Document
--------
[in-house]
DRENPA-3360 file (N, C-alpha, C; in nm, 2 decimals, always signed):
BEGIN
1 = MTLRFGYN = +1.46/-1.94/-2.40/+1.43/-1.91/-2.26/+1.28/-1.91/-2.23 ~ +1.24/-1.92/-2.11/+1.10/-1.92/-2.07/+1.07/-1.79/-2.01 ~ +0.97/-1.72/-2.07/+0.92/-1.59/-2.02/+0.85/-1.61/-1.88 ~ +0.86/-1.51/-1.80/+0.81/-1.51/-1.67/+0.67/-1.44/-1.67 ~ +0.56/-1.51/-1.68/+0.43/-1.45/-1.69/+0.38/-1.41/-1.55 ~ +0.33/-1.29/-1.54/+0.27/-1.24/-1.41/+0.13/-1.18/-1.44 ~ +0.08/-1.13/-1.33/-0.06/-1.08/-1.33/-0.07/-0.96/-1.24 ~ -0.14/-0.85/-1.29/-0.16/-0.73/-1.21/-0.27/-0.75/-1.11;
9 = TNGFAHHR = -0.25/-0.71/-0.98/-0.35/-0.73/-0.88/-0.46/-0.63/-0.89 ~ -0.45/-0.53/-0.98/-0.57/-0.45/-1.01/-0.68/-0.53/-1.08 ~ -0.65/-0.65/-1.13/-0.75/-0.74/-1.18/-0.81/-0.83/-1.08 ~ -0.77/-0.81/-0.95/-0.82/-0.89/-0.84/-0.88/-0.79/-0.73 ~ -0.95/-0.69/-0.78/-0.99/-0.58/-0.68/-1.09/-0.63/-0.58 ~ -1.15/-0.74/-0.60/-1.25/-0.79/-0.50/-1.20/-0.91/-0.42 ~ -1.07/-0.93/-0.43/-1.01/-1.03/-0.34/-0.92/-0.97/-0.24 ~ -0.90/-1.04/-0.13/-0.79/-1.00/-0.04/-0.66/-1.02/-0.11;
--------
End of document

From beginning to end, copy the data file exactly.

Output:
[in-house]
DRENPA-3360 file (N, C-alpha, C; in nm, 2 decimals, always signed):
BEGIN
1 = MTLRFGYN = +1.46/-1.94/-2.40/+1.43/-1.91/-2.26/+1.28/-1.91/-2.23 ~ +1.24/-1.92/-2.11/+1.10/-1.92/-2.07/+1.07/-1.79/-2.01 ~ +0.97/-1.72/-2.07/+0.92/-1.59/-2.02/+0.85/-1.61/-1.88 ~ +0.86/-1.51/-1.80/+0.81/-1.51/-1.67/+0.67/-1.44/-1.67 ~ +0.56/-1.51/-1.68/+0.43/-1.45/-1.69/+0.38/-1.41/-1.55 ~ +0.33/-1.29/-1.54/+0.27/-1.24/-1.41/+0.13/-1.18/-1.44 ~ +0.08/-1.13/-1.33/-0.06/-1.08/-1.33/-0.07/-0.96/-1.24 ~ -0.14/-0.85/-1.29/-0.16/-0.73/-1.21/-0.27/-0.75/-1.11;
9 = TNGFAHHR = -0.25/-0.71/-0.98/-0.35/-0.73/-0.88/-0.46/-0.63/-0.89 ~ -0.45/-0.53/-0.98/-0.57/-0.45/-1.01/-0.68/-0.53/-1.08 ~ -0.65/-0.65/-1.13/-0.75/-0.74/-1.18/-0.81/-0.83/-1.08 ~ -0.77/-0.81/-0.95/-0.82/-0.89/-0.84/-0.88/-0.79/-0.73 ~ -0.95/-0.69/-0.78/-0.99/-0.58/-0.68/-1.09/-0.63/-0.58 ~ -1.15/-0.74/-0.60/-1.25/-0.79/-0.50/-1.20/-0.91/-0.42 ~ -1.07/-0.93/-0.43/-1.01/-1.03/-0.34/-0.92/-0.97/-0.24 ~ -0.90/-1.04/-0.13/-0.79/-1.00/-0.04/-0.66/-1.02/-0.11;